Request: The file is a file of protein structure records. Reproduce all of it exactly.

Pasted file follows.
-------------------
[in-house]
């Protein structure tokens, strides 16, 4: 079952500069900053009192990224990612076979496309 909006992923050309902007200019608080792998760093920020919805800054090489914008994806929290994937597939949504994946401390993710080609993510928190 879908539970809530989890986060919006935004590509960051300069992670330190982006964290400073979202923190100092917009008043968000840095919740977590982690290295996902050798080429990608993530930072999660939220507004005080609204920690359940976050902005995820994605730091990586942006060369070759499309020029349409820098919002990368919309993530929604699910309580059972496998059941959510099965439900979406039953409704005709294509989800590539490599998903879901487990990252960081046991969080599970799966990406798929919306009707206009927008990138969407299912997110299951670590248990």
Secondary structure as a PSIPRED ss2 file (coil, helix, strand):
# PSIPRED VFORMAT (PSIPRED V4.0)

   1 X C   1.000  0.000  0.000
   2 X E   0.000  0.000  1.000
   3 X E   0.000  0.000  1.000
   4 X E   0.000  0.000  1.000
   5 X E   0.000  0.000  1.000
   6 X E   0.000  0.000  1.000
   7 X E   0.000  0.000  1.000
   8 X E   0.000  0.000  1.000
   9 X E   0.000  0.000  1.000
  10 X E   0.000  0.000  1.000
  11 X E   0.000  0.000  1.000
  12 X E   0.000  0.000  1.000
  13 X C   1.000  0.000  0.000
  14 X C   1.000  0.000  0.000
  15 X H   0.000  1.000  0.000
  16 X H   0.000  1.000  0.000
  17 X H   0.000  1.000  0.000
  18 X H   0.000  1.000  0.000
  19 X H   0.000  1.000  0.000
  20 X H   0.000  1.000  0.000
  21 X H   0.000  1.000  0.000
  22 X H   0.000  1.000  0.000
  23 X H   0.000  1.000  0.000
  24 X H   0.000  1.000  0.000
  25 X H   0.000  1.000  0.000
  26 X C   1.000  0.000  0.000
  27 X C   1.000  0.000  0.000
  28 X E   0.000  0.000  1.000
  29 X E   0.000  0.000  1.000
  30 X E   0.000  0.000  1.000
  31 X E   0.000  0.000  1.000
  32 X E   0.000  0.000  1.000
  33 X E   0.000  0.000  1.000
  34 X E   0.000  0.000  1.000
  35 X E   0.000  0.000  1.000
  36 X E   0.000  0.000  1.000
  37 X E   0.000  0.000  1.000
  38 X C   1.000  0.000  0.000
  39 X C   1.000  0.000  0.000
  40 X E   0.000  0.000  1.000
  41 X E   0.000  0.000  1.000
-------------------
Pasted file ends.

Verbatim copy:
[in-house]
């Protein structure tokens, strides 16, 4: 079952500069900053009192990224990612076979496309 909006992923050309902007200019608080792998760093920020919805800054090489914008994806929290994937597939949504994946401390993710080609993510928190 879908539970809530989890986060919006935004590509960051300069992670330190982006964290400073979202923190100092917009008043968000840095919740977590982690290295996902050798080429990608993530930072999660939220507004005080609204920690359940976050902005995820994605730091990586942006060369070759499309020029349409820098919002990368919309993530929604699910309580059972496998059941959510099965439900979406039953409704005709294509989800590539490599998903879901487990990252960081046991969080599970799966990406798929919306009707206009927008990138969407299912997110299951670590248990």
Secondary structure as a PSIPRED ss2 file (coil, helix, strand):
# PSIPRED VFORMAT (PSIPRED V4.0)

   1 X C   1.000  0.000  0.000
   2 X E   0.000  0.000  1.000
   3 X E   0.000  0.000  1.000
   4 X E   0.000  0.000  1.000
   5 X E   0.000  0.000  1.000
   6 X E   0.000  0.000  1.000
   7 X E   0.000  0.000  1.000
   8 X E   0.000  0.000  1.000
   9 X E   0.000  0.000  1.000
  10 X E   0.000  0.000  1.000
  11 X E   0.000  0.000  1.000
  12 X E   0.000  0.000  1.000
  13 X C   1.000  0.000  0.000
  14 X C   1.000  0.000  0.000
  15 X H   0.000  1.000  0.000
  16 X H   0.000  1.000  0.000
  17 X H   0.000  1.000  0.000
  18 X H   0.000  1.000  0.000
  19 X H   0.000  1.000  0.000
  20 X H   0.000  1.000  0.000
  21 X H   0.000  1.000  0.000
  22 X H   0.000  1.000  0.000
  23 X H   0.000  1.000  0.000
  24 X H   0.000  1.000  0.000
  25 X H   0.000  1.000  0.000
  26 X C   1.000  0.000  0.000
  27 X C   1.000  0.000  0.000
  28 X E   0.000  0.000  1.000
  29 X E   0.000  0.000  1.000
  30 X E   0.000  0.000  1.000
  31 X E   0.000  0.000  1.000
  32 X E   0.000  0.000  1.000
  33 X E   0.000  0.000  1.000
  34 X E   0.000  0.000  1.000
  35 X E   0.000  0.000  1.000
  36 X E   0.000  0.000  1.000
  37 X E   0.000  0.000  1.000
  38 X C   1.000  0.000  0.000
  39 X C   1.000  0.000  0.000
  40 X E   0.000  0.000  1.000
  41 X E   0.000  0.000  1.000